DLSMC innovates with locally produced negative pressure tents


    THE global pandemic has pushed essential businesses to find innovative and efficient ways to ensure that they can still provide their much-needed services while keeping both employees and customers safe. At De Los Santos Medical Center (DLSMC), this meant creating a “new normal” that would allow their invaluable healthcare frontliners all the protocols and equipment they need to provide healthcare services most safely and effectively.

    “This is an unprecedented time for everyone in the healthcare industry,” shared Raul C. Pagdanganan, President and CEO of DLSMC. “Virtually overnight, hospitals had to innovate new ways to be able to address the COVID-19 crisis and keep their frontliners safe, while still being able to provide essential health services to other patients in need. The reality we faced is that there is a pandemic but that doesn’t stop other patients from needing healthcare, too.”

    DLSMC worked around the clock to give their doctors, nurses, and staff the assistance needed to be able to battle the pandemic safely. This included providing shuttle services during the Enhanced Community Quarantine and securing personal protective equipment. The hospital also worked with partner organizations to provide temporary homes for frontliners, and coordinated donations made by companies and individuals who wanted to help.

    While coordinating logistics and operations, DLSMC focused on ways to bolster safety. Due to the COVID-19 crisis, preventing the spread of infection while caring for patients became a top priority. Alongside PPEs, a 24-hour emergency and COVID-19 hotline, and stringent safety measures like regular disinfecting, sanitizing, mandatory masks, social distancing, designated COVID-19 areas, separate elevator access, and temperature checks; the hospital also sought other innovative ways of creating a safer environment. That’s how the Negative Pressure Tent (NPT) program began.

    “The COVID-19 pandemic has caused an increase in infections in hospitals; greatly affecting health care workers” said DLSMC Biomedical Engineering Manager, Visha H. Madrangca-Leonor. “According to the World Health Organization, this accounts for roughly 13% of COVID-19 infections. In the region, this is at around 2-3%. We knew we had to take further steps to prevent infection spread in the face of dwindling PPEs so we devised the NPT to use on COVID-19 patients and those suspected of COVID-19.”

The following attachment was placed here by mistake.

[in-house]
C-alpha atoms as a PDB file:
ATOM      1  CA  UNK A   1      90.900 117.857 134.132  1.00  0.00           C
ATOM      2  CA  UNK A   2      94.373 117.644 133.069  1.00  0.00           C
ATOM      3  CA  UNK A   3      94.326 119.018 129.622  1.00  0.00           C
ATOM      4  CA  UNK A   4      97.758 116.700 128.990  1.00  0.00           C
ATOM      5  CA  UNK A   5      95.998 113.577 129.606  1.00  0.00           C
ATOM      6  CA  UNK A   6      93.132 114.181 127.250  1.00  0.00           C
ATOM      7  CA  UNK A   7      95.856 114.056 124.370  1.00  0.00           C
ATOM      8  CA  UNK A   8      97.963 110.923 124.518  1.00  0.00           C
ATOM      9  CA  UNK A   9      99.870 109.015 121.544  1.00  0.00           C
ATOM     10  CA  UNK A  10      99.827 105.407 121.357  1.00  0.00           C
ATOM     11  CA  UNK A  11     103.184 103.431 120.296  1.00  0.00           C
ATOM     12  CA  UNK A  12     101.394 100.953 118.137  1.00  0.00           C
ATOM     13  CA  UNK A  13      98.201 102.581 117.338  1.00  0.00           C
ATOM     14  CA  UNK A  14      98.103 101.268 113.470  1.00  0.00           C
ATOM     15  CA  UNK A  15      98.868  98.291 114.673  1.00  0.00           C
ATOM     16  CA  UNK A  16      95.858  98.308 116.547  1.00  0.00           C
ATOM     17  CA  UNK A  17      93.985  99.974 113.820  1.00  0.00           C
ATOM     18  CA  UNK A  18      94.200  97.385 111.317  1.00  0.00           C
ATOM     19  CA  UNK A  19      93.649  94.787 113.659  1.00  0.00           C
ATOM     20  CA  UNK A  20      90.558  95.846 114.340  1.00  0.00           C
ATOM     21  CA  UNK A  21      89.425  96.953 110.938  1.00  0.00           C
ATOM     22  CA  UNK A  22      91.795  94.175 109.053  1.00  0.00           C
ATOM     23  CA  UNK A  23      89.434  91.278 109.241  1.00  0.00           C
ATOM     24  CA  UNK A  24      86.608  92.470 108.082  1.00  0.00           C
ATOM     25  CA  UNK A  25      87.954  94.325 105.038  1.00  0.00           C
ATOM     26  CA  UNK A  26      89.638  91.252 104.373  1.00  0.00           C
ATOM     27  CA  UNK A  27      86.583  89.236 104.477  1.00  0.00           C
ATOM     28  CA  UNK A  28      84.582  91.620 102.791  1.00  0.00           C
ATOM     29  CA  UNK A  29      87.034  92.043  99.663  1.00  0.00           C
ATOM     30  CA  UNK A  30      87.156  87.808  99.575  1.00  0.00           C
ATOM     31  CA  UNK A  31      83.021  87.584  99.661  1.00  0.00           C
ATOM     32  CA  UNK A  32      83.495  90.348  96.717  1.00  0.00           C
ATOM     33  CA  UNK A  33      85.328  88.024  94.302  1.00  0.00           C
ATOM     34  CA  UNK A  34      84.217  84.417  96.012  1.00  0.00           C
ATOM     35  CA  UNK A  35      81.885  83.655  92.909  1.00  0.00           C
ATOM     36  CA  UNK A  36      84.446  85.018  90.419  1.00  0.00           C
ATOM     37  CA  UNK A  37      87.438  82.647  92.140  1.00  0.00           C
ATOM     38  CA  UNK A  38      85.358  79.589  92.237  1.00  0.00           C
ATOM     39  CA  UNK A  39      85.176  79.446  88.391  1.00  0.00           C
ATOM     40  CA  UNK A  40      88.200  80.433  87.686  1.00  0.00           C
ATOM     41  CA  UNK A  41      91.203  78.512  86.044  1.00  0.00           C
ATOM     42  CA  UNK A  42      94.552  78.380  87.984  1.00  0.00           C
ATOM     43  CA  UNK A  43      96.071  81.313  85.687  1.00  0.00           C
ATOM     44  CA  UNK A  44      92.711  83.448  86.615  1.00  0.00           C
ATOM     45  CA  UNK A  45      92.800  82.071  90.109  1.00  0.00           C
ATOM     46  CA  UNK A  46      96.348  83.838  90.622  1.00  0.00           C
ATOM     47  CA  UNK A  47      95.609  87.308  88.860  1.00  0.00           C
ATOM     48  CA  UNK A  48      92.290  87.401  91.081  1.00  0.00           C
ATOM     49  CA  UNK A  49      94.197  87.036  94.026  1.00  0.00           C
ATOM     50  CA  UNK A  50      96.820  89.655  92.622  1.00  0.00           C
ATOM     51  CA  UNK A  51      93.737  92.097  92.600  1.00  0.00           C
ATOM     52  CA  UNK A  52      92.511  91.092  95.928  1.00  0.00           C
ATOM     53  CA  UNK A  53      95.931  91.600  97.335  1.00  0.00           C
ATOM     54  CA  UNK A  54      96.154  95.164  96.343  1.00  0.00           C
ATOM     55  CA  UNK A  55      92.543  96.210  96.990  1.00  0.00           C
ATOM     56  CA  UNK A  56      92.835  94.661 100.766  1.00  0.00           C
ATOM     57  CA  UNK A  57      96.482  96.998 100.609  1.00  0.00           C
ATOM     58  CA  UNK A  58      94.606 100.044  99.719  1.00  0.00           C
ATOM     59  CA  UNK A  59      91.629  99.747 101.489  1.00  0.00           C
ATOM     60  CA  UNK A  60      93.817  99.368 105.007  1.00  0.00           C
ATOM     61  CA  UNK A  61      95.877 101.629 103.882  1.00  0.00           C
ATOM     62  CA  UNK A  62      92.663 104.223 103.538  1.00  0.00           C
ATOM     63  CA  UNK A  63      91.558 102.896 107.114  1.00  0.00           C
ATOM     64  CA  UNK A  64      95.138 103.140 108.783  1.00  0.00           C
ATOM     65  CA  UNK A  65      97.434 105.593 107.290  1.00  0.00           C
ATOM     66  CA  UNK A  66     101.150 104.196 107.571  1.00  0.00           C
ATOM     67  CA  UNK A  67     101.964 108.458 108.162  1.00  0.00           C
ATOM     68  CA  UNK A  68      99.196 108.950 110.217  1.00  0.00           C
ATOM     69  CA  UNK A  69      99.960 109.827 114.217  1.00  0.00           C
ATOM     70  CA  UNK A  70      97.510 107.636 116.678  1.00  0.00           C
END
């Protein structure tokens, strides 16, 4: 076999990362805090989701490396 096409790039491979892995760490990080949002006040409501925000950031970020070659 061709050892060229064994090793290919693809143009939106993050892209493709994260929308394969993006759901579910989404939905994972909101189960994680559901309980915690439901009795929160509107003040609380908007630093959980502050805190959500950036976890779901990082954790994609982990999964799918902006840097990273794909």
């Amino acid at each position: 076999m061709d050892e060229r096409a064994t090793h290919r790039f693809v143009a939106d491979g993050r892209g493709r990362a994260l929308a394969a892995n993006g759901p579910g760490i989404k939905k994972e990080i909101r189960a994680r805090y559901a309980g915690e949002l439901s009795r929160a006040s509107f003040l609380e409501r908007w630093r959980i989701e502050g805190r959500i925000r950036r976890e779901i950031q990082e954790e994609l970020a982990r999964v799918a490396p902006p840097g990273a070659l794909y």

A Negative Pressure Tent is a modified version of the Deboisblanc/LSU-Oschner NPT built with available local materials and outsourced parts and created with the help of a biomedical engineer. The team behind the project includes doctors Avenilo “Jun” Aventura Jr. and Emily Aventura along with Visha H. Madrangca-Leonor and August Patacsil.

    The NPT works as an isolation technique that can be used in medical facilities. It promotes non-invasive assistance in breathing for patients and helps decrease the risk of infection to healthcare workers and other nearby patients by eliminating the suspension of COVID-19 microbes in aerosolized air through the airflow inside the tent.

    These tents may be used with COVID-19 patients or suspect or probable cases who are on BiPAP/High Flow Nasal Cannula, patients who need nebulizing, patients for sputum indication, patients with cough on supplemental oxygen, and patients with procedures done that may require negative pressure.

    “NPTs are another way we can help keep our frontliners and patients safe and to curb infection spread,” explained Madrangca-Leonor. “And the design is multi-purpose, too. NPTs may be utilized beyond COVID-19. They can be used for any airborne cases – like tuberculosis. They can even be used for colonoscopy and gastroscopy with some adjustments.” The tent is currently being used in a variety of novel ways, such as in the emergency room, endoscopy, obstetrics, anesthesia, surgery, and even in pediatrics.

    To date, 5 NPT units have been donated to DLSMC and are being utilized in the Emergency Room and the Intensive Care Unit. NPTs have also been donated to other private hospitals. “Negative Pressure Tents joins our other safety measures in protecting our patients and doctors,” Pagdanganan said. “Hopefully we will continue to see innovations like these that we can utilize during these challenging times.”